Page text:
Apple granted patent for two-faced iPhone with wraparound touchscreen
First, reversible Lightning connector – next, reversible smartphone?
Just under one year after a nearly identical application was published by the US Patent and Trademark Office, Apple has been granted a patent for a "consumer electronic product" – read: smartphone – with a curving display that wraps completely around the device.
Check out feature #406 – with an all-display phone, physical volume buttons would become virtual, on-screen
As The Reg reported last March, Apple's patent application number 20130076612 described a handheld device with a transparent glass body in the shape of a flattened oval, with a flexible AMOLED display inserted into it, as the application stated, "configured to present visual content at any portion of the transparent housing."
US Patent number 8,665,236, granted Tuesday, describes the same device in much the same words, but with a bit more emphasis that the flexible display described in the application's first Claim can be augmented with a second flexible display, and that the two can "cooperatively present visual content."
The two touchscreen displays, working in concert with an "image capture device" – aka a camera – and "facial recognition computer code," would have the ability to present information on only the side of the handset at which the user is gazing.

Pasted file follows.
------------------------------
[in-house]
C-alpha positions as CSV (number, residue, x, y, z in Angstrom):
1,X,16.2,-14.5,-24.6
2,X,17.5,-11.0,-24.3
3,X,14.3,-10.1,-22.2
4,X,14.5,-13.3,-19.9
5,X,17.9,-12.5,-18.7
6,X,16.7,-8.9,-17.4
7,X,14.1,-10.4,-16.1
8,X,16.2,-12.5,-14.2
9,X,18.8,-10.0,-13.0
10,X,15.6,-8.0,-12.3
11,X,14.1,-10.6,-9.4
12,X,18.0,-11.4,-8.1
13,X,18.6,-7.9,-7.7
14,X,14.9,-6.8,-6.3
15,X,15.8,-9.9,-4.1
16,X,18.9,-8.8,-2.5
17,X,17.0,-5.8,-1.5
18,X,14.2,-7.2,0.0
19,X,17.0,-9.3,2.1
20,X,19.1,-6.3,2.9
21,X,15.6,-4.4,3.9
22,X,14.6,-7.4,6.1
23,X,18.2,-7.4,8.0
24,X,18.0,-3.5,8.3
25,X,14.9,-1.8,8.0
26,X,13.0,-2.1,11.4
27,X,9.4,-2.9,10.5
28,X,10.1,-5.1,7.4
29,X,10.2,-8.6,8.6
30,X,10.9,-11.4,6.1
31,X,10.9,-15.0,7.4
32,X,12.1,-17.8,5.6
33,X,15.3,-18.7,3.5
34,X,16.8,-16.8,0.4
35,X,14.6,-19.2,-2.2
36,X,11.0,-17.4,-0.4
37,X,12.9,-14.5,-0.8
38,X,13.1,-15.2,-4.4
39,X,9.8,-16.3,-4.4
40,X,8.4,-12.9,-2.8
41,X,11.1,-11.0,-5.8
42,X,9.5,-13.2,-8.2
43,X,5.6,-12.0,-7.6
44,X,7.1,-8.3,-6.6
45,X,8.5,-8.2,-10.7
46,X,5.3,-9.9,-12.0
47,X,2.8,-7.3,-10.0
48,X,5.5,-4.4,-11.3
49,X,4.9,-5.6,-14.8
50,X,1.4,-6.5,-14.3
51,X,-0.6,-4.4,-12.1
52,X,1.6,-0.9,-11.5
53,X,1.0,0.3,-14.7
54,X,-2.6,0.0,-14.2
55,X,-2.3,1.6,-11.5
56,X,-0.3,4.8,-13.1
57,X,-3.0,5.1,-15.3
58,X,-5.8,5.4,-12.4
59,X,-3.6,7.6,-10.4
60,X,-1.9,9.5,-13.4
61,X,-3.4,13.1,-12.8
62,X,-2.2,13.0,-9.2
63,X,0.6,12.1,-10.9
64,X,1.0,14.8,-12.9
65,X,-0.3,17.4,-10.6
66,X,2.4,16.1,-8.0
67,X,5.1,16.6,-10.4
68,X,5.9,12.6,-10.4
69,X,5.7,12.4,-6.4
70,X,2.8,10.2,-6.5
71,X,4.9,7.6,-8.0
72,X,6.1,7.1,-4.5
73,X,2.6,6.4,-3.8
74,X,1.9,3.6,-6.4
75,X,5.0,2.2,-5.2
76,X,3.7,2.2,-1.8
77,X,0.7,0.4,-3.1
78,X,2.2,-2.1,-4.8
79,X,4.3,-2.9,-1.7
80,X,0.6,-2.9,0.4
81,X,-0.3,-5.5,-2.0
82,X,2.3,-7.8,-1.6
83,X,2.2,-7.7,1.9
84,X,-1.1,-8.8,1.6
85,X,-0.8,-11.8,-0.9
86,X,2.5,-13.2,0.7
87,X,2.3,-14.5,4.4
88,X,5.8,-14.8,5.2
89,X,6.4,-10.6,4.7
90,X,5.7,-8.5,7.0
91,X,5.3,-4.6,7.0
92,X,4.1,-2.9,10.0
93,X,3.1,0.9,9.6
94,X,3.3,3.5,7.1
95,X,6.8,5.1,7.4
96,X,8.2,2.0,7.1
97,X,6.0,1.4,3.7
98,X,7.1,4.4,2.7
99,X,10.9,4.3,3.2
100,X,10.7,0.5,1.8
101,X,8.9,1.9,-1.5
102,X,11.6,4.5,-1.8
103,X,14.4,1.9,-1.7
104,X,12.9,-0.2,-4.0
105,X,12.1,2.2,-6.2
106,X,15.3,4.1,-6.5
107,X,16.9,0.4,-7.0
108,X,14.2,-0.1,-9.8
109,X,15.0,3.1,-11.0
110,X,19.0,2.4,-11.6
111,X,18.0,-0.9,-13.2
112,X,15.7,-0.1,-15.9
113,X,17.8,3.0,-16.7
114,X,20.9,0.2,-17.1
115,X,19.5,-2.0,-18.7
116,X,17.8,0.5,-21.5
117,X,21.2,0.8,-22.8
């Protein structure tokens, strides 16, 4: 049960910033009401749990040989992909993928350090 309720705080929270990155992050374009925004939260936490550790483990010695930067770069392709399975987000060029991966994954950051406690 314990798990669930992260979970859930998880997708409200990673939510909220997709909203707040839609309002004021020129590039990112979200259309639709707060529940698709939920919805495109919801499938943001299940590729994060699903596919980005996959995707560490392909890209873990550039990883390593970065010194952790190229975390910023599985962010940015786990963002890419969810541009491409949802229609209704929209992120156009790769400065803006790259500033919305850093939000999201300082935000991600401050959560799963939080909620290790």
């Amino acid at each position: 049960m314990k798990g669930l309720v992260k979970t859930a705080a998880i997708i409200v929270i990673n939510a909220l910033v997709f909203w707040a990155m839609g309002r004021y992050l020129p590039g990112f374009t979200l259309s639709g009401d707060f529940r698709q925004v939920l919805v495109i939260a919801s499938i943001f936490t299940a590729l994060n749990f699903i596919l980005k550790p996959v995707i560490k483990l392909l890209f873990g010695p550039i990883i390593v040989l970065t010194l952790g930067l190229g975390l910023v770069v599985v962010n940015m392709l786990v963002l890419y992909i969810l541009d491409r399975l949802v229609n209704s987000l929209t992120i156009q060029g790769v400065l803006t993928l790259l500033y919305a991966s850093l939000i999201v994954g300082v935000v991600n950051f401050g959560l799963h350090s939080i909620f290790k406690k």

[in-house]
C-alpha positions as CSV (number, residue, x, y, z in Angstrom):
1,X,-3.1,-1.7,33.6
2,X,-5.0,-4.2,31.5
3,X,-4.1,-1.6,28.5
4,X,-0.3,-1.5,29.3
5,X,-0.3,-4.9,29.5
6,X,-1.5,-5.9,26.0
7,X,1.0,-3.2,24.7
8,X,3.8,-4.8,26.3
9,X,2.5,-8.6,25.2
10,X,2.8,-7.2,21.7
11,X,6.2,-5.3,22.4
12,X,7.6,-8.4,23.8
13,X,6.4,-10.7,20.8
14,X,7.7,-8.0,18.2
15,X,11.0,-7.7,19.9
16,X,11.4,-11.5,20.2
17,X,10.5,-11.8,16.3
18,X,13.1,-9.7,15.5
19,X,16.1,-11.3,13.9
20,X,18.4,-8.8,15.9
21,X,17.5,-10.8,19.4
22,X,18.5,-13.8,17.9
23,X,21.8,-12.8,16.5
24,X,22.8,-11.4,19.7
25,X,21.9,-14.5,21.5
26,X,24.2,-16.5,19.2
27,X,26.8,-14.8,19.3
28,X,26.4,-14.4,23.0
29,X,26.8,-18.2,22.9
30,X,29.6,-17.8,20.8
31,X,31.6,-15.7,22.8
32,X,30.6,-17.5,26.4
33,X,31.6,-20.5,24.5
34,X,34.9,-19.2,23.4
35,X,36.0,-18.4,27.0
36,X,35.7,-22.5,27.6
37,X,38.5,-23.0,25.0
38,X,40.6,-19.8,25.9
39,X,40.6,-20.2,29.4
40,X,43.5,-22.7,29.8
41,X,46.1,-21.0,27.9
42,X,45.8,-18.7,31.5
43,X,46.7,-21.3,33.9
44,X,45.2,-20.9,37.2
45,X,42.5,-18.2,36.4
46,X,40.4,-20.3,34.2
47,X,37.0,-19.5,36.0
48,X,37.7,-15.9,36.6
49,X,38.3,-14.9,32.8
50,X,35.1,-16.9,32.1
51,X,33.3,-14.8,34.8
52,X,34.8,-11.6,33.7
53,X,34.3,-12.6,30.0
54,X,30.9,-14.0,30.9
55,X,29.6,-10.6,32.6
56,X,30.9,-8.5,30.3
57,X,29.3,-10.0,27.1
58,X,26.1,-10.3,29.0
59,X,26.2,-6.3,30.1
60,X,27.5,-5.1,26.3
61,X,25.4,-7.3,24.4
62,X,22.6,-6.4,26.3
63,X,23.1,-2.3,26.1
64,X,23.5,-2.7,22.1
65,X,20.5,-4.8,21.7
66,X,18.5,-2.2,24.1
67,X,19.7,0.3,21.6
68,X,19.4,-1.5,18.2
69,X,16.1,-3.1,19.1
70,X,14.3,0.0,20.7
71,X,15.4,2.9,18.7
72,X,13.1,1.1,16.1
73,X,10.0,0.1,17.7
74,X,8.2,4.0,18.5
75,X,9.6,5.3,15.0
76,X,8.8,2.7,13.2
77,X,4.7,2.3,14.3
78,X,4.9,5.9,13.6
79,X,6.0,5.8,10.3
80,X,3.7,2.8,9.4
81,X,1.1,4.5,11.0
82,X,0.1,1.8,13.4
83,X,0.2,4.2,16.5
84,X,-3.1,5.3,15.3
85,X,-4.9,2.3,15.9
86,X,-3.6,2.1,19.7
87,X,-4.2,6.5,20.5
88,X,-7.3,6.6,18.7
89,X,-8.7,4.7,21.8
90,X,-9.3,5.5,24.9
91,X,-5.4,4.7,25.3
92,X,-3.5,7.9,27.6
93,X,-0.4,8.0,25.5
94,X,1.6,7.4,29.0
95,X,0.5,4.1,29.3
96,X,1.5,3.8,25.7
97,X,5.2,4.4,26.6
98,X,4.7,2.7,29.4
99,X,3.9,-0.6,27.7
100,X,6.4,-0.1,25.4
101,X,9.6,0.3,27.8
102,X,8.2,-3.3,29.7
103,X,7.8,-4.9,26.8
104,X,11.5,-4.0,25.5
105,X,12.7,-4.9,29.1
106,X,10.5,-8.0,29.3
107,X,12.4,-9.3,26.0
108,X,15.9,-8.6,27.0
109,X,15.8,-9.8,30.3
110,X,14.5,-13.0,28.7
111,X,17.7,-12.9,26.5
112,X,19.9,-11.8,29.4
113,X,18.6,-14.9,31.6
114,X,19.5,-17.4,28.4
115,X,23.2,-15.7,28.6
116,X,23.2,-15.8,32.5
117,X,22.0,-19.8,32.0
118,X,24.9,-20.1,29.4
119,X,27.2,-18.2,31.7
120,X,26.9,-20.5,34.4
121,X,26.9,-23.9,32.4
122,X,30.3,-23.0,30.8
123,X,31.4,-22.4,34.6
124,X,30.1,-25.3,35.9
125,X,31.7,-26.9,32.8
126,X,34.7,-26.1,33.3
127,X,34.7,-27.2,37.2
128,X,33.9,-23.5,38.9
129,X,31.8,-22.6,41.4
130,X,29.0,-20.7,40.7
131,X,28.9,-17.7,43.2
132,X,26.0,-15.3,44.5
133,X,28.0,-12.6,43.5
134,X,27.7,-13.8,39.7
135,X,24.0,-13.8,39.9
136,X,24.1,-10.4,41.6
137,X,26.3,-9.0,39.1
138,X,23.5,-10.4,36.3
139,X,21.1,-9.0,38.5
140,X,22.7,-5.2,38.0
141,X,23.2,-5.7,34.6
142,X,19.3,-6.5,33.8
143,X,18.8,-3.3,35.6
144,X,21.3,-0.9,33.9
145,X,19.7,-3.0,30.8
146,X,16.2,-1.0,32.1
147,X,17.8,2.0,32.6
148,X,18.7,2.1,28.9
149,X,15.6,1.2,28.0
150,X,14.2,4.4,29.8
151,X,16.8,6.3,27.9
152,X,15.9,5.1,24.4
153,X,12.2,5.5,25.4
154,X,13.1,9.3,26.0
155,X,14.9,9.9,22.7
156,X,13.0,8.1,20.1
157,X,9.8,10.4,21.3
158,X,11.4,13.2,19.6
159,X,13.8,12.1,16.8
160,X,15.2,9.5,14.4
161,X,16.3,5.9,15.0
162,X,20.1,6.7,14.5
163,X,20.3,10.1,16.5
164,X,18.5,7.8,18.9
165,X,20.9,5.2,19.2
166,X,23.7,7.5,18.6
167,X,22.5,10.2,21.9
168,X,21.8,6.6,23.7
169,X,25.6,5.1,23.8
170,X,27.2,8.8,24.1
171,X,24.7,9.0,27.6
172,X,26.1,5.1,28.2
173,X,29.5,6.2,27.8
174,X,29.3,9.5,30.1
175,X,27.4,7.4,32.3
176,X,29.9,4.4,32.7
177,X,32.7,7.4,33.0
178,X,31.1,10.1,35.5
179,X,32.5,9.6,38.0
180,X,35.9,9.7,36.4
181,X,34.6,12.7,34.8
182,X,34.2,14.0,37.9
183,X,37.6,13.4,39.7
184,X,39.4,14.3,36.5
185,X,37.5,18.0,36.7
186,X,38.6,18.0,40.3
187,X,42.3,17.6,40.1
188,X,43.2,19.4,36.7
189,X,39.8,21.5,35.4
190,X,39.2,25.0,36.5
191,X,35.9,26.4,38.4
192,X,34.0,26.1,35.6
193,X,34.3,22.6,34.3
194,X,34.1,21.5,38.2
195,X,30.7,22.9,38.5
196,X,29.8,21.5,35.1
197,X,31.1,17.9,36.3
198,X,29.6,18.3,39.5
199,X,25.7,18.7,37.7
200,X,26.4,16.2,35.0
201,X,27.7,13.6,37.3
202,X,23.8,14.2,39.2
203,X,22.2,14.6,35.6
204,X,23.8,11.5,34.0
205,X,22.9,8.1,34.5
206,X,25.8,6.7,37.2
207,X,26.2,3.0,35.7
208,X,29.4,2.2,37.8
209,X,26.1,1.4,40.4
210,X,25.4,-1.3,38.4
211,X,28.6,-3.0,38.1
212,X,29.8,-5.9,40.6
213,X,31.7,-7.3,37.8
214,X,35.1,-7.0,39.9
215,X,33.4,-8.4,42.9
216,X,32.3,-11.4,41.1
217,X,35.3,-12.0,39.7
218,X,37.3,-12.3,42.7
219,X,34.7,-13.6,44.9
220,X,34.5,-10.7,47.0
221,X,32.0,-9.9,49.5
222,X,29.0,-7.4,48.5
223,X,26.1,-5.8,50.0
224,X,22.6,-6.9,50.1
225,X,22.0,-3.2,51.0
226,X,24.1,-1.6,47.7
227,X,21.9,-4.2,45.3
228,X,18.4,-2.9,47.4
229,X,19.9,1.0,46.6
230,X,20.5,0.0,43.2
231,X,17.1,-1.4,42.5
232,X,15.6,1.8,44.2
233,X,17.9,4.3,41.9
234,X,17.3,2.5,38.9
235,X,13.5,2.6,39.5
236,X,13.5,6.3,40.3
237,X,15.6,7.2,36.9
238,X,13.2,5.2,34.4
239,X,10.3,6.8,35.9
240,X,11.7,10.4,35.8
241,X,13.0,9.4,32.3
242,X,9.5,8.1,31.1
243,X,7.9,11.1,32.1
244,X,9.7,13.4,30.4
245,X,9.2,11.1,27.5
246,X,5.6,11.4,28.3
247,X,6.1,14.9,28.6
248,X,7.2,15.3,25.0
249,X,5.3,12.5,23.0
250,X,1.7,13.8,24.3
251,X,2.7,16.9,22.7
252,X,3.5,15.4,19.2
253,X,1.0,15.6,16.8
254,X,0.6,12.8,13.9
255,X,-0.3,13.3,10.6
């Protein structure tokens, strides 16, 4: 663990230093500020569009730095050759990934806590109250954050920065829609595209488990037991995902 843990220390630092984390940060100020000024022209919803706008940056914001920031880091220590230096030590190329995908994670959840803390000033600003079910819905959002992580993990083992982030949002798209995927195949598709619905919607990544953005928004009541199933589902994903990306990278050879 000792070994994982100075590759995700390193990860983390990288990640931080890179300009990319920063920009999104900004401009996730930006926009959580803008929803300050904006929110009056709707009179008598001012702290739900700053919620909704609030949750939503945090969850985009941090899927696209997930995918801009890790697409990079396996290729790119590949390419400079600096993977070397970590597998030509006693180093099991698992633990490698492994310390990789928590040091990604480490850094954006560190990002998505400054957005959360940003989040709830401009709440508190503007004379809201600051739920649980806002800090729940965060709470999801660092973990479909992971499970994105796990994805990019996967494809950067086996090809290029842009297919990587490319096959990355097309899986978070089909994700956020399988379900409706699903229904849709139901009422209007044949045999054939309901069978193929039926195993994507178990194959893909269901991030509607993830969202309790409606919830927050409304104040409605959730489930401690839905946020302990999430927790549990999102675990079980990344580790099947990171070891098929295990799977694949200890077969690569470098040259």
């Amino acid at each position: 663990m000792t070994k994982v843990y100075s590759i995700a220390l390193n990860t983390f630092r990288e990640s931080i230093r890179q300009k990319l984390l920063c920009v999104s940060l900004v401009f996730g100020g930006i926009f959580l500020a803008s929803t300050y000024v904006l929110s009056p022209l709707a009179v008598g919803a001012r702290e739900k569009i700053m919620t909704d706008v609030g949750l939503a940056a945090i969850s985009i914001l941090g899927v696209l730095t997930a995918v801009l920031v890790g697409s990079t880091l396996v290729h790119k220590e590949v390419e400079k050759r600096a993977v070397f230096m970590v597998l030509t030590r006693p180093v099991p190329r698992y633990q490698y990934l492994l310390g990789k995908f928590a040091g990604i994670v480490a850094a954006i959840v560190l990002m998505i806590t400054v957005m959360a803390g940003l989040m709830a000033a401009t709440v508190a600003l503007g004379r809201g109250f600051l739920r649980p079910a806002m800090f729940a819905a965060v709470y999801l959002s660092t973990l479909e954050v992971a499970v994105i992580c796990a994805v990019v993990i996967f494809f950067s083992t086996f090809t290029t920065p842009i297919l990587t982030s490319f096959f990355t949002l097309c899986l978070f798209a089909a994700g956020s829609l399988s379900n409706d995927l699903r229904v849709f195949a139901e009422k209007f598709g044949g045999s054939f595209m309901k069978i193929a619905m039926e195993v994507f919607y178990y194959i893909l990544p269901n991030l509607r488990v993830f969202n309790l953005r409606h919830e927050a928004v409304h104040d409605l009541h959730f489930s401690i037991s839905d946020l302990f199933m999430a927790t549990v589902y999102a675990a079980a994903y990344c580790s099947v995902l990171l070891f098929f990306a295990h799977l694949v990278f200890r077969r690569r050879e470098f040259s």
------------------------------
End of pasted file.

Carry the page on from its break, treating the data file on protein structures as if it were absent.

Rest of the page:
This ability could perhaps be used to create a device that does not have a permanent front or back, but instead simply be usable from either side – reversible, as it were – somewhat like Apple's iPhone and iPad Lightning connectors are reversible.
Without a display bezel, more icons could fit onto the side of the display that's operating as the "front", thus allowing more iPhone display real estate without having to widen the iPhone itself. The patent's illustrations, in fact, show five icons across the display, up from four in the current iPhone models.
Of course, this is all speculation – but the promotion of "Electronic device with wrap around display" from patent application to granted patent might give Apple's legal team a bit more comfort in saying "Go for it!" to product designers. ®